“I did,” she said, smiling and nodding. “And naturally, my husband gained the rights to all my titles and deeds as part of the dowry. I don’t have any deeds to speak of, but a title like ‘doctor’ is nothing to sneeze at, is it?”

“Yeah, but… it’s nothing to sneeze at, either,” the gnome said. “A doctorate’s not something you just give away. It’s something you earn. You worked hard for that, Uhla. Hell, we both did. I didn’t sponsor you just so you could throw it away.”

“I did work hard for it!” she said. “And it increased my marriageability tenfold! Oh, to be sure, I still have the training and the credentials… you’ll note that I’m here at the conference and not him, but in our society he gets to introduce himself as Doctor Gortha, and I get to sign my name as Gortha’s Ass.” In response to Professor Swain’s incredulous stare, she clarified, “As in, the beast of burden.”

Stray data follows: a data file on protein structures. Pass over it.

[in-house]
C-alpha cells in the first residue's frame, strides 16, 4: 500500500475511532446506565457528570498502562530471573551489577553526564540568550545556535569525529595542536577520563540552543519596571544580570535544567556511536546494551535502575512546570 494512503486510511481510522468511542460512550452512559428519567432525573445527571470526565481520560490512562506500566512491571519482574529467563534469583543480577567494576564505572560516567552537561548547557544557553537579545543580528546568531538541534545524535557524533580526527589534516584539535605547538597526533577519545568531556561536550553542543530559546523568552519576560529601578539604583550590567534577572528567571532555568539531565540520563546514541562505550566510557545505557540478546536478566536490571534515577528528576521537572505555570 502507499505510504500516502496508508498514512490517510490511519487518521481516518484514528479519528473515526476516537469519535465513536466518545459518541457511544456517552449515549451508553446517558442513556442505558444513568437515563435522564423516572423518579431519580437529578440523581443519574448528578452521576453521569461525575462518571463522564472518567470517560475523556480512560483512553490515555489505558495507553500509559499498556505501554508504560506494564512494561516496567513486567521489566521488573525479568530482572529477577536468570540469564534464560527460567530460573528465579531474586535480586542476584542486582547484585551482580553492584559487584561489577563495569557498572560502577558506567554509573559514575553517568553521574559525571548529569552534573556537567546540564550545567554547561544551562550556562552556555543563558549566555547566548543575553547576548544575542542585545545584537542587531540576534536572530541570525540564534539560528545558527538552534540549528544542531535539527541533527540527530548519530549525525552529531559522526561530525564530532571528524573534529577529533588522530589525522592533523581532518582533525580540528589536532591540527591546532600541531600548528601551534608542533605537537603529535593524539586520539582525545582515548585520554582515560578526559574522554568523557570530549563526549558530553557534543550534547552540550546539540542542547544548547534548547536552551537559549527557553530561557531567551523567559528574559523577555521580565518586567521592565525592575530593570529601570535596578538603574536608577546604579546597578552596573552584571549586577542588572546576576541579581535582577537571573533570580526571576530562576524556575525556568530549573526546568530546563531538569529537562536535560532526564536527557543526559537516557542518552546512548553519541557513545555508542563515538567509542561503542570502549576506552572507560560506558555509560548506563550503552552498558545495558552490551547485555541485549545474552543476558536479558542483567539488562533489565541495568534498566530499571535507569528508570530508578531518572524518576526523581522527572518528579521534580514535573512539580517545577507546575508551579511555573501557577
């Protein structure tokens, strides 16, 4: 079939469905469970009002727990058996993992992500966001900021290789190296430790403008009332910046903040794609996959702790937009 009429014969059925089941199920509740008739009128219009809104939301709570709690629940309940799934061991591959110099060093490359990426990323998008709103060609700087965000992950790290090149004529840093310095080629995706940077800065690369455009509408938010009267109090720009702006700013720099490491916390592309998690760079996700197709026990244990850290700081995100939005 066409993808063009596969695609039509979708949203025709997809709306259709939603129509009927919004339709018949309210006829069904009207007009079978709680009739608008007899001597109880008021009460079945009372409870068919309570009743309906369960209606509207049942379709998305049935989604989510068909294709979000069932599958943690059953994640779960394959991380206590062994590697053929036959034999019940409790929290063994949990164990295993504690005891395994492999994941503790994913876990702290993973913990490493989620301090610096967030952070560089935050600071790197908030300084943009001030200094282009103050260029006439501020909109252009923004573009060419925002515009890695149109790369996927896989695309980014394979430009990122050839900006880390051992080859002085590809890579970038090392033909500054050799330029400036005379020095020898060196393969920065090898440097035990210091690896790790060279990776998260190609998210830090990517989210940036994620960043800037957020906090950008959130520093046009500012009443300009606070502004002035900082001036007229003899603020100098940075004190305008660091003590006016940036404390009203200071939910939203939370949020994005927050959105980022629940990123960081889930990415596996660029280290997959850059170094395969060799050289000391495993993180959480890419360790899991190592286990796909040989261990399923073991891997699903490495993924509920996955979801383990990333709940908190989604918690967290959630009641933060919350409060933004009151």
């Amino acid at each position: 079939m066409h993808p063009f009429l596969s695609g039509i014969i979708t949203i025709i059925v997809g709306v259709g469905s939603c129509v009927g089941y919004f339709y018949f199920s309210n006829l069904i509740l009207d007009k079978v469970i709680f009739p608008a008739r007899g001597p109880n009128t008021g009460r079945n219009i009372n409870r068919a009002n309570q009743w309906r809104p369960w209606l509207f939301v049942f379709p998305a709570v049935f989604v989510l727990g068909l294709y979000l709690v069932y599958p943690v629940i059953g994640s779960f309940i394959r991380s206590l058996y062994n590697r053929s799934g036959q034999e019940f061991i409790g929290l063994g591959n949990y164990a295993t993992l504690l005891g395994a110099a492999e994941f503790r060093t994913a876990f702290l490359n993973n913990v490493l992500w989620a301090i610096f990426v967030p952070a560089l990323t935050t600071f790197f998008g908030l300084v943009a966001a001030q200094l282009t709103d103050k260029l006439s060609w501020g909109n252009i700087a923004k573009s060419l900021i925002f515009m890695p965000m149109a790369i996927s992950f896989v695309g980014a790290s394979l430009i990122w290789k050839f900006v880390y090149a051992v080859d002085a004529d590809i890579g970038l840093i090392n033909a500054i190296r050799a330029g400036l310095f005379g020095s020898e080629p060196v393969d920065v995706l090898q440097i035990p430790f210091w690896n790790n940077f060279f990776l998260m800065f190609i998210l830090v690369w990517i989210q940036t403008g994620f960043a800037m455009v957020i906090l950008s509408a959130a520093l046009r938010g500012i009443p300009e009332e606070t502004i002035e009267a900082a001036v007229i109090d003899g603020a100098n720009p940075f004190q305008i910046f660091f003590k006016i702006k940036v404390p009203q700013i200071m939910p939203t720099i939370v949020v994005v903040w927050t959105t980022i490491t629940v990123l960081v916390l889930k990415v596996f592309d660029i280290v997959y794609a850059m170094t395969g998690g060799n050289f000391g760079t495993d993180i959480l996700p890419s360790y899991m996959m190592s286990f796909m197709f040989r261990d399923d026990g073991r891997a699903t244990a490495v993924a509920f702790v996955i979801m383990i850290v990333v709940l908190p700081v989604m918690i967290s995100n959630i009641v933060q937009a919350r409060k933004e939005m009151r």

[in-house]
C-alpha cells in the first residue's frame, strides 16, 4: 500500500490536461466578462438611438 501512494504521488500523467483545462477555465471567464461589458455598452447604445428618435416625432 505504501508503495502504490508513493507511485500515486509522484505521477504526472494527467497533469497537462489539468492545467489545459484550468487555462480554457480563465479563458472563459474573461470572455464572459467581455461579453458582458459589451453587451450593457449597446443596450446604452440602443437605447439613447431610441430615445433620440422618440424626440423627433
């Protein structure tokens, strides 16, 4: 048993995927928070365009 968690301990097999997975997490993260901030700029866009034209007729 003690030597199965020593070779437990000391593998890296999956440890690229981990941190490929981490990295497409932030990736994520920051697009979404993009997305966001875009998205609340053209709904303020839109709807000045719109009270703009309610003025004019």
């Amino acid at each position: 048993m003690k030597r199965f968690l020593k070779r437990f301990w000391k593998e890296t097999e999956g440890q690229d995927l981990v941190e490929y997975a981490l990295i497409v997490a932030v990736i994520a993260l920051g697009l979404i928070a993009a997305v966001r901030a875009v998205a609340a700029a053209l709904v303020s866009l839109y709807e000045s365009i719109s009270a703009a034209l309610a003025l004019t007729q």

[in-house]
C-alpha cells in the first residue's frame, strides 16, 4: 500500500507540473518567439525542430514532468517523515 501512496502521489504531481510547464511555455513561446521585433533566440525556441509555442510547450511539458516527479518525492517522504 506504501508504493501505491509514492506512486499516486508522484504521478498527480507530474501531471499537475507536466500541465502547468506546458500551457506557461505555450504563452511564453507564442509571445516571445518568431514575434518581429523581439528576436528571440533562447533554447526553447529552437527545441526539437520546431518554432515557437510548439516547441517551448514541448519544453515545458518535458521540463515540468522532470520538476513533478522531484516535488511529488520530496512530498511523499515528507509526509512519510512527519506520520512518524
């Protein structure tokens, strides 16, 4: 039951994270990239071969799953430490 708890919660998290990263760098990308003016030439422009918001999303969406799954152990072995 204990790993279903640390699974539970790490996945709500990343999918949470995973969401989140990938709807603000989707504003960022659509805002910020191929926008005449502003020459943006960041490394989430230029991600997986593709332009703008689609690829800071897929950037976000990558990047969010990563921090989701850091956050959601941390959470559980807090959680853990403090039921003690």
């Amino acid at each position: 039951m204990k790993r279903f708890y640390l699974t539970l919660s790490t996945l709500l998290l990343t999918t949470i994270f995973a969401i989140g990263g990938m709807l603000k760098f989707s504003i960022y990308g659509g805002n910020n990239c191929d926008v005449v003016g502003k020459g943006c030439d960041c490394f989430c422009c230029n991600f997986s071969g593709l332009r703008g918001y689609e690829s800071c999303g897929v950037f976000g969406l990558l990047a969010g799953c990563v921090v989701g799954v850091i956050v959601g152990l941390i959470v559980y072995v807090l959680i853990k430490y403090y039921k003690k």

“Er, I got that,” the professor said, forcing her lower jaw back up to a more courteous elevation.

“It’s an honorific,” Uhla said. “And one that’s far more useful to me than ‘doctor’ ever was. Most women consider themselves lucky to get ‘cow’, you know. Having a working beast for my attachment name signifies that his income from me is greater than what he could get on his own.”

“Your income, you mean,” Bryony said.

His,” Uhla said, adjusting her chain belt.

“Have you never considered simply writing your given name in the Pax?” Bryony said. “It’s got this useful thing called ‘vowels’ that can render just about anything.”